New reports reveal that DUI checkpoints ran by the Chicago Police Department predominantly target black and Latino neighborhoods.
A new investigative exposé published in the Chicago Tribune shows that 84 percent of the roadside sobriety checks in Chicago were conducted in black and brown communities from February 2010 to June 2014.
However, out of the 152 checkpoints in the city, only 6 were set up in majority-white districts, despite the fact that these districts had high rates of alcohol-related crashes from 2010 to 2012. In other words, just 4 percent of the checkpoints were scheduled to take place in police districts where mostly white residents live.
The police data also show that other white communities were hardly ever checked, even if they had significant DUI rates. For instance, Jefferson Park, where about one-fifth of the police force live with their families, has one of the city’s highest DUI accident and fatality rates. However, a CPD DUI checkpoint has not been set up in the neighborhood in over five years. In comparison, Austin on the West Side has had 10 roadside checks scheduled in five years:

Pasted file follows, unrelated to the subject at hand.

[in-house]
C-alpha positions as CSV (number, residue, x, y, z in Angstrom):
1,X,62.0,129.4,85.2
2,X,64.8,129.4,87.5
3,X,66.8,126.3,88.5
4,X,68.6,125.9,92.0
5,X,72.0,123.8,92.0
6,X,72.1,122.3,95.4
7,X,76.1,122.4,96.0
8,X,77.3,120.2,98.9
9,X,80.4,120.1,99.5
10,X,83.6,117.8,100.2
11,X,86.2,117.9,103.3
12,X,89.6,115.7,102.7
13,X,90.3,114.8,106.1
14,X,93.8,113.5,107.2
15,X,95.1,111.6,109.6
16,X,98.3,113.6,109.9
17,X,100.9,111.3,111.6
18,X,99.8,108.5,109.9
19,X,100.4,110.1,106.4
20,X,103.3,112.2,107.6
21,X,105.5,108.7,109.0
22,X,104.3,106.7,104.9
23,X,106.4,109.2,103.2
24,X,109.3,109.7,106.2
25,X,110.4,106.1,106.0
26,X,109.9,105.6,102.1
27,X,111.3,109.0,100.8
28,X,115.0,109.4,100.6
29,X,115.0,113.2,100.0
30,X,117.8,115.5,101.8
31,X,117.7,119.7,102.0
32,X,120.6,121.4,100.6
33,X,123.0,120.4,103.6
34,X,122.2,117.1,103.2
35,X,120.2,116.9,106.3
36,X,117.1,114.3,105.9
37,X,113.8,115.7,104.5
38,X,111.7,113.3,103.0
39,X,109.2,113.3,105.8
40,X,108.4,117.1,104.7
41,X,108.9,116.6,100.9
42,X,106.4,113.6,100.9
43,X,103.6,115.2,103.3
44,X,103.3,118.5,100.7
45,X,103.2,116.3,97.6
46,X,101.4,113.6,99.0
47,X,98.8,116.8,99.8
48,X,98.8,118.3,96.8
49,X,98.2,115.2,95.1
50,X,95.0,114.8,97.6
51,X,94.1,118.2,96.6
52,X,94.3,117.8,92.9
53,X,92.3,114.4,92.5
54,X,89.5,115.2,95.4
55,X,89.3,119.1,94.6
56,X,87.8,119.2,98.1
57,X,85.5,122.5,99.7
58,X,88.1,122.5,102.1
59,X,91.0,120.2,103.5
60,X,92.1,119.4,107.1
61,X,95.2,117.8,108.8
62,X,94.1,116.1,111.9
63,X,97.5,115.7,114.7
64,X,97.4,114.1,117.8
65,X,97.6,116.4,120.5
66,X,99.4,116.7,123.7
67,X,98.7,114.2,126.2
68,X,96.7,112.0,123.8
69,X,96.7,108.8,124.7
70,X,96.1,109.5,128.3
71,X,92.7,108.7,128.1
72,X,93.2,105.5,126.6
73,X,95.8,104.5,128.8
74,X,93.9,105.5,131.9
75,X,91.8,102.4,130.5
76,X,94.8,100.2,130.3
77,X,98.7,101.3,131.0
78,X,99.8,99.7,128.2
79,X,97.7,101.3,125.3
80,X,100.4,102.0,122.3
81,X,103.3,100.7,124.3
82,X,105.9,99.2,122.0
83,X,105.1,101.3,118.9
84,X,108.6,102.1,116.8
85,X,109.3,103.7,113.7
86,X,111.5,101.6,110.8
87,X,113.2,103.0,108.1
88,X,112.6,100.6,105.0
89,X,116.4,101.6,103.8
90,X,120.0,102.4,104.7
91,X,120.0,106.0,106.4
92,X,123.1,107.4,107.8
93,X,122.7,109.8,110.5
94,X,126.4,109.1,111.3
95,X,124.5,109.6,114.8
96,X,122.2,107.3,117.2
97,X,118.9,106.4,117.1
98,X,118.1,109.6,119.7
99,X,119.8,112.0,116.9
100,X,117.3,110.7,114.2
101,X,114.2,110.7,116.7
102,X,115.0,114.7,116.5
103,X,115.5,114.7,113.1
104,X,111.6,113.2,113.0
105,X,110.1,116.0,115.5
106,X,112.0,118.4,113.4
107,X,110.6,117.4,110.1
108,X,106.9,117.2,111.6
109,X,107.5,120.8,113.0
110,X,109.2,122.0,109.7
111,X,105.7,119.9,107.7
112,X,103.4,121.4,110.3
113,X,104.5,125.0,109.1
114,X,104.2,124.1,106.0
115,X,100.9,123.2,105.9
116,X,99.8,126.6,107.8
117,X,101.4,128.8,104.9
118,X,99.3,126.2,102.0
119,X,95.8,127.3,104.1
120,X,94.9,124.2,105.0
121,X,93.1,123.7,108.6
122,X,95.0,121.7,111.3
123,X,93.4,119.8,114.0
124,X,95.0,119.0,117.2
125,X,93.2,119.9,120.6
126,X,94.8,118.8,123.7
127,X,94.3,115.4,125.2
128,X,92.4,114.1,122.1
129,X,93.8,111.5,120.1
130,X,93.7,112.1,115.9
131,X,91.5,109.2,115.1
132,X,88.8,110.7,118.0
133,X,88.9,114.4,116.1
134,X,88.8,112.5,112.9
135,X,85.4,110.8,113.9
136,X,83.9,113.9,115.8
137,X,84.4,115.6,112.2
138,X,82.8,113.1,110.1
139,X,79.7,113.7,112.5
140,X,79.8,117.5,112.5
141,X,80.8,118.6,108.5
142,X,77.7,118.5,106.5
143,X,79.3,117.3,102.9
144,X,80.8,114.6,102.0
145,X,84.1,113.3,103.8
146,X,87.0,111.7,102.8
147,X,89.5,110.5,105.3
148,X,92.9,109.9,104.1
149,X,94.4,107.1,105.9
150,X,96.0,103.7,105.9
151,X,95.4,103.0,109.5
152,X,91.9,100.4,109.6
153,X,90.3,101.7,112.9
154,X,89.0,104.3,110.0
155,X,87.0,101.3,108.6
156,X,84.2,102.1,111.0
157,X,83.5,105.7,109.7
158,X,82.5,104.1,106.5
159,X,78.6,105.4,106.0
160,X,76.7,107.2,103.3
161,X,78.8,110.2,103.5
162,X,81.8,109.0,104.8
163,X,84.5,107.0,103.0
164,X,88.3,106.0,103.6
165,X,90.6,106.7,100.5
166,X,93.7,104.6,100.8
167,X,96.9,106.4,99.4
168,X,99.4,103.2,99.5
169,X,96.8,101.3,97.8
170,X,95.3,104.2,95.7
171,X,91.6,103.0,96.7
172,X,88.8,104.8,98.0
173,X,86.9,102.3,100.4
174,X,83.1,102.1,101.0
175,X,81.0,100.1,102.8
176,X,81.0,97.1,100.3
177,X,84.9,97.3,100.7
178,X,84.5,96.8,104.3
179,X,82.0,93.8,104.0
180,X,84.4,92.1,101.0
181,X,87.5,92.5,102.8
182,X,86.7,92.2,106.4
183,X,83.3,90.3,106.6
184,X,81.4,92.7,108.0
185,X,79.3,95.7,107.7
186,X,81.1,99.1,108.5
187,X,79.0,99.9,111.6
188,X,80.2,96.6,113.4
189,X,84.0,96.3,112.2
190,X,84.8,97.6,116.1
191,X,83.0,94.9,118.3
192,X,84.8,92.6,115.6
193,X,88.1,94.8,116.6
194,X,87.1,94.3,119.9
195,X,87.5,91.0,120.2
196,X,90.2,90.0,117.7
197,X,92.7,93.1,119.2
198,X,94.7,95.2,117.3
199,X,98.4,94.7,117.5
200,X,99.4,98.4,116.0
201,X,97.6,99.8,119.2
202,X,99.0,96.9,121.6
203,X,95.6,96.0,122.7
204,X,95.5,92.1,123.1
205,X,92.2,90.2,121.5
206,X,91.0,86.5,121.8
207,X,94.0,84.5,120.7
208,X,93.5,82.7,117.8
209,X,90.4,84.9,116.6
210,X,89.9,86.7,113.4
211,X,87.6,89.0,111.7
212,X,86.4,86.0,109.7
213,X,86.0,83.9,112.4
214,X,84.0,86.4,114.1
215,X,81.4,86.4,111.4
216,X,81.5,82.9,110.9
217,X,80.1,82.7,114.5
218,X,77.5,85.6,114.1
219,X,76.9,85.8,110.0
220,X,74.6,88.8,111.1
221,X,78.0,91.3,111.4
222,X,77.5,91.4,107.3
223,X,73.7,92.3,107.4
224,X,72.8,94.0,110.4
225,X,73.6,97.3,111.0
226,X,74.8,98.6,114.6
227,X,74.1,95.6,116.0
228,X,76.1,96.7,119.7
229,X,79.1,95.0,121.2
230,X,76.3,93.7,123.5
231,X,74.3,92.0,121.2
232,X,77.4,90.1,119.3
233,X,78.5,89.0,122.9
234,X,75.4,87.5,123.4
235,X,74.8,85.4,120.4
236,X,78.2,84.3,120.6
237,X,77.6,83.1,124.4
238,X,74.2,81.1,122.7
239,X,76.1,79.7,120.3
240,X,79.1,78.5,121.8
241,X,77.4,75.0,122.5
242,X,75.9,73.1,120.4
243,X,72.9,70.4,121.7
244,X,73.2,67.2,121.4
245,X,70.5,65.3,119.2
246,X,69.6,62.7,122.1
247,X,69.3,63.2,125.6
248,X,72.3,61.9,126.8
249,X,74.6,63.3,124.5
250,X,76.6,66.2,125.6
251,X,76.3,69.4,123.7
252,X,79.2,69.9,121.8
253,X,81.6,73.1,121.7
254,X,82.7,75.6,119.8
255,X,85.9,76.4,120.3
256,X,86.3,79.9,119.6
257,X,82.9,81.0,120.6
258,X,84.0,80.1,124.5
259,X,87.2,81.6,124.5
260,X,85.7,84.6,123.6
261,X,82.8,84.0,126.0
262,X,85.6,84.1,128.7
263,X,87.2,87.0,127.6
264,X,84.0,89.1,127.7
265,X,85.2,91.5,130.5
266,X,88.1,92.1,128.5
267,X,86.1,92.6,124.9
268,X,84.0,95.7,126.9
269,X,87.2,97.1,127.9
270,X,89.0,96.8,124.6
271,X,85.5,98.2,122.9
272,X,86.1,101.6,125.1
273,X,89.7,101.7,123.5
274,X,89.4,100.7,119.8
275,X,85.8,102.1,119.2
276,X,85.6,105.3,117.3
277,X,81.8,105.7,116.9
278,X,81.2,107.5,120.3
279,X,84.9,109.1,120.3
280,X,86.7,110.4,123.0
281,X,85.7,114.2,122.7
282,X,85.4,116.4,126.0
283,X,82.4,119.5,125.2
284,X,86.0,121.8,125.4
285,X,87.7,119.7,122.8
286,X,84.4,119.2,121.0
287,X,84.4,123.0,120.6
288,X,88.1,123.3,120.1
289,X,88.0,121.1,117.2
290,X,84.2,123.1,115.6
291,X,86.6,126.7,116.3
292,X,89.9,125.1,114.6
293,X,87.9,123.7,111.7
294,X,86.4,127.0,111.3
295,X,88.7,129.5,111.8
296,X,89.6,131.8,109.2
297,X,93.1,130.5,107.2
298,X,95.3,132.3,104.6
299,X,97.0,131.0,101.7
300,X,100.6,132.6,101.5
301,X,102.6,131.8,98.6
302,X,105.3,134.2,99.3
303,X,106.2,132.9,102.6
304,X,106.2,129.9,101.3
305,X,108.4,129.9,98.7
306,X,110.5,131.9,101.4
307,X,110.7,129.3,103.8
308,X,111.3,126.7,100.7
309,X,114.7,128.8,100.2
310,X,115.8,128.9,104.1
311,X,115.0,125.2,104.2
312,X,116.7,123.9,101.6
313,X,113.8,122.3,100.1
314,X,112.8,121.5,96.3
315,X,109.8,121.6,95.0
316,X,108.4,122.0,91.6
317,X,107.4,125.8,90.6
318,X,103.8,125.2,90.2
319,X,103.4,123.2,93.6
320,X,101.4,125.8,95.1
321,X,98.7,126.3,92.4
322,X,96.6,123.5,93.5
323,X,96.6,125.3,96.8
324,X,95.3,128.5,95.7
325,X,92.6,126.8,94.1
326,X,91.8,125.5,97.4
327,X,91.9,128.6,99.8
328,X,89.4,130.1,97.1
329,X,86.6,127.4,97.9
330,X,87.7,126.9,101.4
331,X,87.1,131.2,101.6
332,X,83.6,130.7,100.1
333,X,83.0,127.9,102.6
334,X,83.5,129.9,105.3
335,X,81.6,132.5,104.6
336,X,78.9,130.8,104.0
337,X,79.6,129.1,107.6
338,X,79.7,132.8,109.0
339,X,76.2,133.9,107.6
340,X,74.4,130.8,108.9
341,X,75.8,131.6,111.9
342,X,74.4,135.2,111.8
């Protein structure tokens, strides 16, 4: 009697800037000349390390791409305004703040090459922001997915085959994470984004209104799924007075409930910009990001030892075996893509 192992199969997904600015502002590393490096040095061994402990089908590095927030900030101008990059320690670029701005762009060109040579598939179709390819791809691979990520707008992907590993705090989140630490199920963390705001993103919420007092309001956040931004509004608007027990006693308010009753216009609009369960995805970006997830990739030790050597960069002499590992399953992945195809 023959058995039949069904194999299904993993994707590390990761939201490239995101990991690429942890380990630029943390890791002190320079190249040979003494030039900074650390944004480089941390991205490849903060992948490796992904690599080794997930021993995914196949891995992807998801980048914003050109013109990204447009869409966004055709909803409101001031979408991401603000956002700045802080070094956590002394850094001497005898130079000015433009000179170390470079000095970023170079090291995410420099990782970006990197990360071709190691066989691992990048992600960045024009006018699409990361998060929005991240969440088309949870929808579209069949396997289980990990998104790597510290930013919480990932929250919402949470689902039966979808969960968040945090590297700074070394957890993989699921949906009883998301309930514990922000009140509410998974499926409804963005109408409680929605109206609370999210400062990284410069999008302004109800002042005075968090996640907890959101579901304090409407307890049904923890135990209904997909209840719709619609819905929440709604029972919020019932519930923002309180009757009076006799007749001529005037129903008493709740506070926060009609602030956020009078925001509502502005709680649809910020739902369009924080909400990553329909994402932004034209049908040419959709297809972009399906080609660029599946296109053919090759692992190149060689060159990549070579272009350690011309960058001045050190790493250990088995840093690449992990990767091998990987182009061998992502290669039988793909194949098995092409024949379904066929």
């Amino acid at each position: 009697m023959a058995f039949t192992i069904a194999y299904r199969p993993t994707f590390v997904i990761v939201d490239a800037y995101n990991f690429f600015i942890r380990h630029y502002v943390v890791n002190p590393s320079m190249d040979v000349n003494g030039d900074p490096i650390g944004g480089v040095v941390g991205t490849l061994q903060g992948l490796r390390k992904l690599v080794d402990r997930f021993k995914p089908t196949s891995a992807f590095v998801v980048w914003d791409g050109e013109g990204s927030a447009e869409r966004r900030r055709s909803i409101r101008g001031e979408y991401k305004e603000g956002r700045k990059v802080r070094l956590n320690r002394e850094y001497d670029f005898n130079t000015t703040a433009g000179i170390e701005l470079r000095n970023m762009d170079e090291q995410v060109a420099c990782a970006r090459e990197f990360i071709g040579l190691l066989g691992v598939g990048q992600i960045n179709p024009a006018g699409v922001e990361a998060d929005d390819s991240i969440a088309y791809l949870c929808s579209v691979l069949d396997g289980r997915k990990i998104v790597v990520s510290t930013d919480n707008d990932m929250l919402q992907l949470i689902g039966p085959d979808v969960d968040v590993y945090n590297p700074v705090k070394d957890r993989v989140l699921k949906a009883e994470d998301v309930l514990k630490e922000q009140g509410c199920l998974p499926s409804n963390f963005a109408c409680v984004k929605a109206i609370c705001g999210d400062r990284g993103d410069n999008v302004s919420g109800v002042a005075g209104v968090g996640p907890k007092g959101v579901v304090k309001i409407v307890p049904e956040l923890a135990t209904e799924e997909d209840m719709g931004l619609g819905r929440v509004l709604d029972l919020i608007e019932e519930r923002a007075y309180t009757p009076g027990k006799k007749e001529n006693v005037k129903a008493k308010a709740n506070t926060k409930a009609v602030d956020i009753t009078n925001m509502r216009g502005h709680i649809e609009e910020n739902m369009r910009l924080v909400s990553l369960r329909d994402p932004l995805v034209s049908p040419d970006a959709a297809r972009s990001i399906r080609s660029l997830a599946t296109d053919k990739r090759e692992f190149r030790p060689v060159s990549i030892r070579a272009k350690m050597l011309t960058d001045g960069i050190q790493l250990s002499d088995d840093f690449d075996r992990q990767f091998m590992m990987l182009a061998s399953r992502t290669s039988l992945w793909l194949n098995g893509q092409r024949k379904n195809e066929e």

“The district, which is predominantly white, also has one of the highest rates of drunken driving accidents and fatalities, but police haven’t set up a sobriety checkpoint there in more than five years.”
“Seven miles due south, Chicago police have announced 10 roadside checks over the same period in the Austin district, a hardscrabble stretch along the city’s West Side that is predominantly black and where there were four times fewer alcohol-related crashes than in Jefferson Park.”
Although the Grand Crossing, a predominantly black on the South Side, is one of two police districts that has had the most DUI checkpoints, statistics show the community has the fewest drunk driving accidents in the city.
According to the Chicagoist, the checkpoints are stationed on street corners around the city on Friday and Saturday nights to catch intoxicated drivers. Sometimes police target neighborhoods with a lot of nightlife, like Lakeview and Wicker Park.
However, they frequently post up in quieter neighborhoods dominated by urban populations. Rather than catching drivers under the influence, the police use the checkpoints to issue driving tickets for minor violations. Officers also use the stops as an opportunity to run background checks on drivers.